Meet The Dallas Architects Behind A Reimagined Deep Ellum
One of the greatest gifts an architect can give is a blank canvas. But imagine that beneath the clean slate lie deep roots planted by former slaves who settled in the neighborhood after the Civil War, historic walls built by visionaries like automobile pioneer Henry Ford and cotton gin maker Robert S. Munger has been touched, and a soul intertwined with them is iconic musicians and artists. This was the opportunity given to global architecture firm Perkins and Will’s Dallas studio when it was used to design The Epic, a mixed-use development by Westdale Real Estate and KDC in historic Deep Ellum.
The project pioneered the neighborhood on the eastern edge of downtown Dallas and has already landed a huge office lease from Uber – not bad for an area best known for its quirky shops and active nightlife.
The Epic consists of a 251,000 square foot office building (Epic I) and the Pittman Hotel, both designed by Perkins and Will, and a 26-story apartment tower developed by Westdale and Streetlights Residential and designed by LRK. Perkins and Will also designed the Epic II, which will house Uber. The company is renting some of its temporary space as it battles its way through the pandemic, but plans continue to occupy the 25-story Epic II and two floors in Epic I.
Other projects in the Perkins and Will portfolio
The Richards Group
When Stan Richards approached the company to design their advertising agency’s global headquarters, he made it clear that his goal was to preserve and improve the corporate egalitarian culture. This was achieved with a transparent, open office. The elevators were pushed aside so that a soaring atrium was in the heart of the building.
Designed as a home for cancer patients and an office for the American Cancer Society, Perkins and Will used natural and healthy materials to create a warm, welcoming, and non-toxic environment.
Baylor Scott & White Health
The US $ 70,000, 300,000 square meter administration office is being built by KDC on the eastern edge of Deep Ellum. The design includes light monitors and light sources in the roof to bring natural light into the core areas of the building.
Ron Stelmarski, Design Director at Perkins and Will, said the process started with the question, “How do you put so many square feet in a space without undermining the integrity of what’s already there?”
In most urban centers, developers will take a prime piece of real estate and build it right in the middle, he explains. Those behind The Epic wanted to create density around the edges to keep the center of the neighborhood.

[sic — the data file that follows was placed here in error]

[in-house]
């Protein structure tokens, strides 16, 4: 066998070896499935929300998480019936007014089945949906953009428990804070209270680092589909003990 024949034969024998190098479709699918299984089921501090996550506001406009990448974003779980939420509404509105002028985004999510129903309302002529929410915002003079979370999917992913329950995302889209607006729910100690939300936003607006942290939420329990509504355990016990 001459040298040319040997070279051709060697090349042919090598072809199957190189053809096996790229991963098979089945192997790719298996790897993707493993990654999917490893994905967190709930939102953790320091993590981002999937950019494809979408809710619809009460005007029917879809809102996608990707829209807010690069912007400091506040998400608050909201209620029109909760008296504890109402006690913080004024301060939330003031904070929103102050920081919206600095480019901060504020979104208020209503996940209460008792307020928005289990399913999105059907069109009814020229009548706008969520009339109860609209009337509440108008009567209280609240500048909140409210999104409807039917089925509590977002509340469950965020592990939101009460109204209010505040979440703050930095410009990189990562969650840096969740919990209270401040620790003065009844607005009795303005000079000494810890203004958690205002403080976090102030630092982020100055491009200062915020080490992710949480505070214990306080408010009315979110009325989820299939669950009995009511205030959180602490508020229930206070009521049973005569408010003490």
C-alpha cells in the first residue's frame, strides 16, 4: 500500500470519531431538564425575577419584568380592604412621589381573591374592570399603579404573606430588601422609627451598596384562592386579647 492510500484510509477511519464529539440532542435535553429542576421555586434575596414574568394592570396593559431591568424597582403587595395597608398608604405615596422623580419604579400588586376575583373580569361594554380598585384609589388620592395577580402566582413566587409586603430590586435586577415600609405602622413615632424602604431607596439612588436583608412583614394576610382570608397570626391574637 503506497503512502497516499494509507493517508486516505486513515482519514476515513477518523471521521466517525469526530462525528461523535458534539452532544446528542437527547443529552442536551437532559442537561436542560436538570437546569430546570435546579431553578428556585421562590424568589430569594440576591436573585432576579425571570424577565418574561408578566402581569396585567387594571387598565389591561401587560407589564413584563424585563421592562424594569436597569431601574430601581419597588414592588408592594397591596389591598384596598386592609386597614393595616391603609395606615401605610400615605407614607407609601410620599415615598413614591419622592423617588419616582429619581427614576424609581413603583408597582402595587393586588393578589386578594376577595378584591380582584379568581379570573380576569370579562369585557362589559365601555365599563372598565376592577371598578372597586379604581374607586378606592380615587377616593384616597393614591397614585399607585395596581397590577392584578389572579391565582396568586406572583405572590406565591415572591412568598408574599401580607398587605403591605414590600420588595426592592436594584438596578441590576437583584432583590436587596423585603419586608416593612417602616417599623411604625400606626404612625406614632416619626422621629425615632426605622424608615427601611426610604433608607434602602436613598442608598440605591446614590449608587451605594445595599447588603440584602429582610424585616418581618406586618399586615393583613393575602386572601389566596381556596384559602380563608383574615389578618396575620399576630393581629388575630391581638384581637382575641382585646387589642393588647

“But I see this project as a real linchpin,” says Stelmarksi. “It shows that you can do both. It is a hinge between the connection to the wider sense of the city. Many of the developments planned by the master are all about the edges, and [developers] like people walking around but not through it. This one is very permeable, and I think we can hopefully learn that. “
Ron Stelmarski, Design Director at Perkins and Will
Stelmarski, who moved to Dallas in 2001 after a decade in Perkins and Will’s Chicago office, said he was an outsider who allowed him to look at Deep Ellum with fresh eyes.
He immediately hit on the idea that The Epic could put what had been halved in the neighborhood over the years.
“We used this almost scientific understanding that place holds things together,” he says.
For example, 80 foot wide cuts were made through Epic I to allow lines of sight from the DART line across the development to Elm Street, where the historic Temple of the Knights of Pythias was recently converted into The Pittman Hotel, which carries a Kimpton flag .
The structure was seen as a gem, says Kristin Winters, lead architect at Perkins and Will.
“It gave us the opportunity not to have to tear off any of the existing fabrics,” she says. “We’ve been able to keep what’s great about Deep Ellum and build on the edges.”
The hotel was designed in 1916 by the noted black architect and son-in-law of Booker T. Washington, William S. Pittman, and serves as the fulcrum between the older one- and two-story buildings along Elm Street and 16-. Story Glass Epic I.
Standing Tall The 16-story Epic I serves as the gateway to Deep Ellum from downtown Dallas.
Courtesy of Perkins and Will
Although most of the structures in Deep Ellum are built of load-bearing masonry, the Temple of Pythias is supported by steel, with the wooden structure serving as a backup – just like Epic I.
Kristin Winters, lead architect at Perkins and Will.
“It’s part of the line to use what was there, which was always a sense of straightness, and that was the nice thing about it,” says Stelmarski.
Perkins and Will highlighted Epic I by lining the undersides of the bricks with lights and using softer colors on the tower’s fins to add depth and movement and low-reflective glass to keep it transparent.
Epic II, which is still under construction, will continue the development of the district and blend more closely with buildings in the central business district.
“Everything changed with Epic I in order to create a full-scale relationship between Deep Ellum and downtown,” says Stelmarski. “Epic II, because it’s much larger, is carved and shaped so that if you stand next to the hotel and look through the slit between the residential area and Epic I you can still see the downtown skyline. We always wanted you to feel like you are in town. “
Although Stelmarski could not give precise details on the next steps, he suggested possible plans. “We have this really interesting map that we made. If you take that [DART] The green line from our office, the beautiful Dallas High School on Bryan Street, next door is the Bryan Tower, which will house the staff. Continuing on the train you will reach The Epic, drive past Hope Lodge, drive past the Baylor Administration Center and then arrive at Fair Park. For us we see a whole range of project types affecting this part of the city. ”